On a humid, rainy day in northcentral Vietnam, Klara Skrivankova ’96 stood in a school courtyard with nearly 400 children between the ages of 11 and 15, who sat in rows on small plastic stools under a canopy. They wore identical uniforms and the signature red scarfs of Communist Young Pioneers.
Skrivankova was there with Anti- Slavery International (ASI) at the launch of an independent film called The Secret Gardeners. It’s about the risks of trafficking for cannabis cultivation, which is the most common form of trafficking from Vietnam to the United Kingdom.
“It was a sobering moment to see all 370 kids at a school in Nghệ An Province raise their hands when asked who had relatives working abroad,” says Skrivankova, who left her home in Prague close to 14 years ago and eventually moved to London to work for Anti-Slavery International, the world’s oldest international human rights organization (founded in 1839).
For a number of years, Vietnamese have been the top nationality among trafficked persons in the U.K., she explains. Many of them spend weeks, even months being smuggled through Eastern European countries, some traveling long distances on foot.
After many years working on this issue, ASI partnered with the Pacific Links Foundation in Vietnam. The information they gather from people in the U.K. and research along the transit routes feeds into the awareness and outreach program in Vietnam.
Skrivankova started her career 17 years ago working with La Strada in her native Czech Republic, helping mostly women who were trafficked for sexual exploitation. Over the past five years, her focus has shifted more to working with businesses on tackling forced labor in supply chains.
According to the International Labour Organization, she says, there are at least 16 million people in forced labor in the private economy, so any business that operates in today’s globalized world is likely to have slavery somewhere in their supply chains or operations.
“I regularly train businesses across sectors on due diligence, and assist them to build better systems and operations that are able to address the risk of modern slavery and respond to any incidence with a due regard to the rights and best interest of workers,” she says. “At Anti-Slavery we call this type of work ‘critical friendship.’”
Initially, there was a lot of denial about the issue of trafficking for forced labor being linked to business operations, she says. “But I’m pleased that the discourse has changed, and that many more businesses are now coming out and making strong statements and commitments on modern slavery.”
The increase in transparency in supply chain legislation—like the 2010 California Transparency in Supply Chains Act and the 2015 U.K. Modern Slavery Act, on which she worked intensively—has helped.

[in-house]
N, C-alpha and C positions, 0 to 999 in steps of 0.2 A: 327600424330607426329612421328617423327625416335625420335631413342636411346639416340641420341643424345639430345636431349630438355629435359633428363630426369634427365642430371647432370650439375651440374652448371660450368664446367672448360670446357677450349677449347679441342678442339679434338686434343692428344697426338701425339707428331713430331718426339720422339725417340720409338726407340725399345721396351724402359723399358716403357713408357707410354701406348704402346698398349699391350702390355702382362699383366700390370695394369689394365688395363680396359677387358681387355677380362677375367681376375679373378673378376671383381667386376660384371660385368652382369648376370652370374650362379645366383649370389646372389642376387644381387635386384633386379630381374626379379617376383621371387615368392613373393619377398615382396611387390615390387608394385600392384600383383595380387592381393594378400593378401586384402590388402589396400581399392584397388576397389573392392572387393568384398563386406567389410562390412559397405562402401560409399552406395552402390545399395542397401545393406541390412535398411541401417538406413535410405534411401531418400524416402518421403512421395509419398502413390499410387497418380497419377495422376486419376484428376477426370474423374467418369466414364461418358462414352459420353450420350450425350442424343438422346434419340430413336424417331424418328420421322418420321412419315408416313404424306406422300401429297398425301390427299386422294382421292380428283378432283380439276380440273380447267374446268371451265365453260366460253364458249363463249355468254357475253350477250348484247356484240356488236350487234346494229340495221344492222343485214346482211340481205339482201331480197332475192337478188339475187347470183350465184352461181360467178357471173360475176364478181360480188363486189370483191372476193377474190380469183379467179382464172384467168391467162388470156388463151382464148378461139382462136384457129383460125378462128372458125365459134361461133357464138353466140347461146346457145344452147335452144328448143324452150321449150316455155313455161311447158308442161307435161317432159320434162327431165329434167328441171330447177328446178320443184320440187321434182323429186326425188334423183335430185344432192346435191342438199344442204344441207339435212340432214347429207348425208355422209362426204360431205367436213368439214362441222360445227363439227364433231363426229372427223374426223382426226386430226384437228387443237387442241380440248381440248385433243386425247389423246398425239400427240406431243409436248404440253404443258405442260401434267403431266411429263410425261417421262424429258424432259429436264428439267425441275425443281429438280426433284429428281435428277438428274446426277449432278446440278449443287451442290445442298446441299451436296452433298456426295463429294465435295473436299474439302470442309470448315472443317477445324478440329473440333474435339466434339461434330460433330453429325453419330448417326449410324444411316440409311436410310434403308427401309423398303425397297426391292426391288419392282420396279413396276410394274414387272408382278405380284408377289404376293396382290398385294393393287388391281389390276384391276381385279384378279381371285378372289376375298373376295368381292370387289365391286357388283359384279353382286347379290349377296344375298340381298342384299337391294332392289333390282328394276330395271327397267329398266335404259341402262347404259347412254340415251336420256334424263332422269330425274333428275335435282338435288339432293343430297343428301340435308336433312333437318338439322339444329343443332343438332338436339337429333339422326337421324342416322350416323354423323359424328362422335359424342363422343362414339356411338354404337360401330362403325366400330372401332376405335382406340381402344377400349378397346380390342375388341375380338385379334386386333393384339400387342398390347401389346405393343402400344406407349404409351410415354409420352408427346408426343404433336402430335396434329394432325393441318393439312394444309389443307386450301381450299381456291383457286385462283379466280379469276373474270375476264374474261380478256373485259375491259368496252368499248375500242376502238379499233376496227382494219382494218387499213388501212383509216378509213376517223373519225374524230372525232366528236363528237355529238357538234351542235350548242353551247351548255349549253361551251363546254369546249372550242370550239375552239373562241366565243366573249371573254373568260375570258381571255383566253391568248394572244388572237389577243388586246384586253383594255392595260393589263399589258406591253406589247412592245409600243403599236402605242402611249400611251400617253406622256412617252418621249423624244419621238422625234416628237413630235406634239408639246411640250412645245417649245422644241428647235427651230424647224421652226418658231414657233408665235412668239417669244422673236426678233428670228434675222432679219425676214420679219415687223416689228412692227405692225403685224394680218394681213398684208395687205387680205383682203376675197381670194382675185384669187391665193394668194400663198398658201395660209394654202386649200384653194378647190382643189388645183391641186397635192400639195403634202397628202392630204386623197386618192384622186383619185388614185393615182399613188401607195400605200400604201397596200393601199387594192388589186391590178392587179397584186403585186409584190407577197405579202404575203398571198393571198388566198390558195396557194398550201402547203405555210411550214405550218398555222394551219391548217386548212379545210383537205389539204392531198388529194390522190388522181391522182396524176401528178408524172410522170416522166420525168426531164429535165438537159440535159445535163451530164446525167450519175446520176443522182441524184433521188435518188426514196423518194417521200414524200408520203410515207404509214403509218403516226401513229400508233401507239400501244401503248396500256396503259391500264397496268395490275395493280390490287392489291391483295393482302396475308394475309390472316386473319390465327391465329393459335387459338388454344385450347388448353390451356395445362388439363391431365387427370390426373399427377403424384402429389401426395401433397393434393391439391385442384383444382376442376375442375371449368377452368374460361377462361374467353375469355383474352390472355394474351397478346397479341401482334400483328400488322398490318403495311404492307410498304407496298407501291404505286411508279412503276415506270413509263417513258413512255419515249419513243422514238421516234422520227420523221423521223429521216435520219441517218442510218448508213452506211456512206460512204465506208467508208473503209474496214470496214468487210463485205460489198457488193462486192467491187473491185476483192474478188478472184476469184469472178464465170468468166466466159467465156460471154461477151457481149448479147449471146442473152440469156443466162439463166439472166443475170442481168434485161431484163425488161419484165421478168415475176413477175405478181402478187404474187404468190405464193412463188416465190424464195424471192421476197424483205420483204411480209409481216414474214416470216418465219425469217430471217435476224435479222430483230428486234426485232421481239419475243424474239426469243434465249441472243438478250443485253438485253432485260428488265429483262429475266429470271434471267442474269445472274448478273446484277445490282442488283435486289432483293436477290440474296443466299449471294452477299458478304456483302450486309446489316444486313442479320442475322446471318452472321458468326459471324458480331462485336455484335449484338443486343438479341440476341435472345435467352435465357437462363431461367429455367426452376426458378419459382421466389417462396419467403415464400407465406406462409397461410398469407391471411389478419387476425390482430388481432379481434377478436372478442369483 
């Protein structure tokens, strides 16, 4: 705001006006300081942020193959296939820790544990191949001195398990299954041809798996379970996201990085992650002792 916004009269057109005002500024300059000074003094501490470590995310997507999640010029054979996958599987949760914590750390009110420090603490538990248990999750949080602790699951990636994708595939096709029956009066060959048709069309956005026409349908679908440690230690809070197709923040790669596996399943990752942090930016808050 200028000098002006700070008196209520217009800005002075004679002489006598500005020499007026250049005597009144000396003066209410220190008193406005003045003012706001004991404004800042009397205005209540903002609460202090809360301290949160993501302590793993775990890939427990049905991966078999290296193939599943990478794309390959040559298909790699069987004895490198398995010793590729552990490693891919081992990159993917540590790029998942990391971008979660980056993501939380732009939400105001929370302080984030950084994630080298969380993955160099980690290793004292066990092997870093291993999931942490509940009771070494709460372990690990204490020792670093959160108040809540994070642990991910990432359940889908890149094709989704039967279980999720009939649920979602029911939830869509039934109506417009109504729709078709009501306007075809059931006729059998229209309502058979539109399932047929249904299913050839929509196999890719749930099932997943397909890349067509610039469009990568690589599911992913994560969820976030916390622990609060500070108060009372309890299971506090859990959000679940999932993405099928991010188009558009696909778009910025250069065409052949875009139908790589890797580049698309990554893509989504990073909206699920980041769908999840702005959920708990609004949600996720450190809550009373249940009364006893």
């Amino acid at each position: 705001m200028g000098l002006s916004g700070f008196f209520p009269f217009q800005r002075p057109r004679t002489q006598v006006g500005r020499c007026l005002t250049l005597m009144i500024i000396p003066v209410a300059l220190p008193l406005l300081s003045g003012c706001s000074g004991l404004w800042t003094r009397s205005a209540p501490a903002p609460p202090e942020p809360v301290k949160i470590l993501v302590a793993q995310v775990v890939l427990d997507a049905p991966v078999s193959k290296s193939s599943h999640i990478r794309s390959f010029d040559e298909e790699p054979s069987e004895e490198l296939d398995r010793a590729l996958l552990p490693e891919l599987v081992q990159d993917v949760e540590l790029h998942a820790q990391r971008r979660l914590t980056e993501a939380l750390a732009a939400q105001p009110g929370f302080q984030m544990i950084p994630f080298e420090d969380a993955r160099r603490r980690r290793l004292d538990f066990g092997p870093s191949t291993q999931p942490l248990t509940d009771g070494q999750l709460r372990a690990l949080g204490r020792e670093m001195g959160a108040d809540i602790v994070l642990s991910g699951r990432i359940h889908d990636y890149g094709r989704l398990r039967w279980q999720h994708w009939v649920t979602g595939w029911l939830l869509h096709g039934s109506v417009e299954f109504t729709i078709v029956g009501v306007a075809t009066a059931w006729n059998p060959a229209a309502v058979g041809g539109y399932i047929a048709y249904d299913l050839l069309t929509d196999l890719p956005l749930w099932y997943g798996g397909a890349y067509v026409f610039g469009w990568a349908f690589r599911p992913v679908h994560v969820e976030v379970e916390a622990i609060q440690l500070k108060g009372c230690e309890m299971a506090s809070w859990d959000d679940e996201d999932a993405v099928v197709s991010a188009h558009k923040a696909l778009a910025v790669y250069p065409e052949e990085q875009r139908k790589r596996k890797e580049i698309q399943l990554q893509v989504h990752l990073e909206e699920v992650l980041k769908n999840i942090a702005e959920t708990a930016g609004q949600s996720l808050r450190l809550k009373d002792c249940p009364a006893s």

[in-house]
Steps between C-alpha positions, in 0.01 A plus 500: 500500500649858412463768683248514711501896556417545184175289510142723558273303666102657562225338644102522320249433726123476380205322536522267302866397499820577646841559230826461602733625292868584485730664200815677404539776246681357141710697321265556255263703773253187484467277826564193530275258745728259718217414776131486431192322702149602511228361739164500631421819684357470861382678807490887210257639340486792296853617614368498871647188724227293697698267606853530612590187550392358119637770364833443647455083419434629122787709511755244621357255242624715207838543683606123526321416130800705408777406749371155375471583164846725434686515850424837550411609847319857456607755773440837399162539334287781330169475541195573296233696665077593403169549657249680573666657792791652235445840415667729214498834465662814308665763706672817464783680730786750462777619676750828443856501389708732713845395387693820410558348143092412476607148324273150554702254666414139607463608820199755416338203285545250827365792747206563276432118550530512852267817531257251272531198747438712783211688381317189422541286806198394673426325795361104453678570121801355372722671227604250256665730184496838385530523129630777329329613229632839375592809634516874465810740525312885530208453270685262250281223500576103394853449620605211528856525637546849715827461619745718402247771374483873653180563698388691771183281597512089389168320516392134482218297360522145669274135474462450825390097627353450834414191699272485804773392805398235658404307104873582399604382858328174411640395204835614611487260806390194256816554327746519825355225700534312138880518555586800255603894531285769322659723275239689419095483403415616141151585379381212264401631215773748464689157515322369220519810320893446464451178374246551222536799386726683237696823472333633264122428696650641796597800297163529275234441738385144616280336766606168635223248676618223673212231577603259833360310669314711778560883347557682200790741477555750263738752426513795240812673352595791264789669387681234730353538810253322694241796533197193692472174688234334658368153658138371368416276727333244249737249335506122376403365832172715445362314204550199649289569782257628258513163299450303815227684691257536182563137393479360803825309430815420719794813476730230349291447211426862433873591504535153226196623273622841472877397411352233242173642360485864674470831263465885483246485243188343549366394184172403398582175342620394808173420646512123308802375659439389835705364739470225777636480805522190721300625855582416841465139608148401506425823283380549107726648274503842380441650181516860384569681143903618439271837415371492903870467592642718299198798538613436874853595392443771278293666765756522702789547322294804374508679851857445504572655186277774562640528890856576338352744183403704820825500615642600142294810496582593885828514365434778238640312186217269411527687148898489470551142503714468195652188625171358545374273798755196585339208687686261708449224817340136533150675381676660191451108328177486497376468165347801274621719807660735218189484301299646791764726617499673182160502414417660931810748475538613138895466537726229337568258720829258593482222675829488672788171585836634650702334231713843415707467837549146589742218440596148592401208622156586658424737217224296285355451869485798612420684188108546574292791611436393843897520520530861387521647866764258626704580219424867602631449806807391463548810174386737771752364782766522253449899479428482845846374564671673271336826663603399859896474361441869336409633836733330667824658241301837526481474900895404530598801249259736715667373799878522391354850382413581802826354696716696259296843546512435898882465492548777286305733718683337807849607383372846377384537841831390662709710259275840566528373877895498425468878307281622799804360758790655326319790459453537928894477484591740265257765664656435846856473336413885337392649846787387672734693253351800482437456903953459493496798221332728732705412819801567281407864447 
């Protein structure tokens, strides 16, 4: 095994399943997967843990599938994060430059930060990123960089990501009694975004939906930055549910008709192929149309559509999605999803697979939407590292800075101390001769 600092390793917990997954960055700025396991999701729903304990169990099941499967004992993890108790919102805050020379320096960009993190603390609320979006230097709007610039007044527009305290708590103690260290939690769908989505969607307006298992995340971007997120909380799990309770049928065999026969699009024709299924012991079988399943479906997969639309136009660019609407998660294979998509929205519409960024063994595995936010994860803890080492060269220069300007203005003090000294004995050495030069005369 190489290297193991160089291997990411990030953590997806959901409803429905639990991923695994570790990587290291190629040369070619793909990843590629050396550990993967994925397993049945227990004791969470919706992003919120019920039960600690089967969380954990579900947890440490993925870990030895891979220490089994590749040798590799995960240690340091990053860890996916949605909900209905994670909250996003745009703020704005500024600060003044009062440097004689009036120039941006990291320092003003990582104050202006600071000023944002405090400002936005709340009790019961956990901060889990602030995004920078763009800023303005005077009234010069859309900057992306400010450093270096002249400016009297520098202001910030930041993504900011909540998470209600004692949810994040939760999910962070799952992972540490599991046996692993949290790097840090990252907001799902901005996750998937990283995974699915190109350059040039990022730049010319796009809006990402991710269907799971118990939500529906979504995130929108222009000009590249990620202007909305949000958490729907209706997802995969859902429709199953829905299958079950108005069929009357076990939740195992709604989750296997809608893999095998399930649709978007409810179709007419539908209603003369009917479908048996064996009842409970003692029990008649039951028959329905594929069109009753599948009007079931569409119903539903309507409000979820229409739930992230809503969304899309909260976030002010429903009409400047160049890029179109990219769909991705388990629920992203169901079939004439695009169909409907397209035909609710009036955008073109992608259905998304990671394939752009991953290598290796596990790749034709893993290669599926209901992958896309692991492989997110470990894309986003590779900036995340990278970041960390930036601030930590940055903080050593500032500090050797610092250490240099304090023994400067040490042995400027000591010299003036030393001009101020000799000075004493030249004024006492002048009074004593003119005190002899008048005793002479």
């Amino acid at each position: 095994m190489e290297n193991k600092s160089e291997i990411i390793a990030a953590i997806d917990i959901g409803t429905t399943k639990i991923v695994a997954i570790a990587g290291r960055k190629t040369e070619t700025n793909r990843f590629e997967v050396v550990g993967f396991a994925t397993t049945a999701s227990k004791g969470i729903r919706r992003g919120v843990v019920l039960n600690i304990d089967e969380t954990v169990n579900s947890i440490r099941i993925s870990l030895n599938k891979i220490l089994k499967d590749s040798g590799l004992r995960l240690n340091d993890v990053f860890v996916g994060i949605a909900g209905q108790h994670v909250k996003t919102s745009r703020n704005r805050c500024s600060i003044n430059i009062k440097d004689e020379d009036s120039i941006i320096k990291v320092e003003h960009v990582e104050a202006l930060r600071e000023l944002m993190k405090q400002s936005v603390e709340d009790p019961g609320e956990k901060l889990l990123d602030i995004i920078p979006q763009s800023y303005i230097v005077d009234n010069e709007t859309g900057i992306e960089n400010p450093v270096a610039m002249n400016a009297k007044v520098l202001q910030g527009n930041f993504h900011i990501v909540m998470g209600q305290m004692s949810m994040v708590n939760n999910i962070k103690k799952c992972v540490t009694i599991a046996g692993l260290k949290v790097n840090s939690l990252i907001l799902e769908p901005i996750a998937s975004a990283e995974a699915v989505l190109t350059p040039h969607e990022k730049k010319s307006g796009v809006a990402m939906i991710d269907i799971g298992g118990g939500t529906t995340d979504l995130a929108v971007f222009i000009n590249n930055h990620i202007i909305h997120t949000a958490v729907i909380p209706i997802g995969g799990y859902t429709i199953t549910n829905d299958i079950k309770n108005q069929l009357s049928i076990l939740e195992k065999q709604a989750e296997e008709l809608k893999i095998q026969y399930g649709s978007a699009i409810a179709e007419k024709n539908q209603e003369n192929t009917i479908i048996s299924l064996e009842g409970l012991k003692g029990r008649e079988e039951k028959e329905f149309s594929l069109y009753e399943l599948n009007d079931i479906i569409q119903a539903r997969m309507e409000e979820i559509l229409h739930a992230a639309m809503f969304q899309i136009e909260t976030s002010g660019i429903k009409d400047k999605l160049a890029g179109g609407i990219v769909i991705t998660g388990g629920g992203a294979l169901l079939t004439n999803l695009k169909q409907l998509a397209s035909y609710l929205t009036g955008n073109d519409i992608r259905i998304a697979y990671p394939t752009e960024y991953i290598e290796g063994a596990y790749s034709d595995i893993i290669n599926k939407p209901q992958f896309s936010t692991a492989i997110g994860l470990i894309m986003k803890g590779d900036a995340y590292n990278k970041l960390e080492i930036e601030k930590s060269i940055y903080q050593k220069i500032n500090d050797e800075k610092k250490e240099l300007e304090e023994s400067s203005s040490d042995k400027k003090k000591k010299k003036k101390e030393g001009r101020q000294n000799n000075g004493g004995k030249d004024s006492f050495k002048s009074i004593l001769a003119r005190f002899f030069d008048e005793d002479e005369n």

“It is encouraging to see corporations like Wal-Mart defining forced labor as one of their priority areas of strategic focus,” she says.
“What is amazing about working in Anti-Slavery,” she adds, “is that we still continue the unique work of connecting emancipation of individuals and communities affected by slavery with policy and advocacy work with governments and international organizations to ensure that our laws, policies, and systems become more effective and can move us closer to final eradication of slavery.”
She admits that the work can be emotionally draining, like any work where one “witnesses the atrocities that human beings are capable of committing against others.” But she also finds it extremely rewarding, whether that is seeing a victim receive compensation in court, or seeing a law that ASI pushed for being applied for the first time to bring a slave master to justice.
“Think about what you can do at the company you work for to address the risk of slavery, or donate to an anti-slavery charity,” she suggests. “But most important, use your rights as citizens to ask your elected representative what they are doing to stop this heinous crime from happening and protecting those affected.”
Whether it’s the cotton we’re wearing that may have been picked by slave labor in Turkmenistan, she points out, or a garment stitched and embellished by child labor in India, or the mobile phone and computer we use, which contain coltan that is often mined by child or forced labor in the Congo, modern slavery reaches, often invisibly, into many aspects of our lives.
“Slavery is very much part of our lives in the 21st century,” Skrivankova reminds us. “No matter where in the world you live, be it a city or a tranquil countryside, you are likely to encounter slavery in your everyday life.”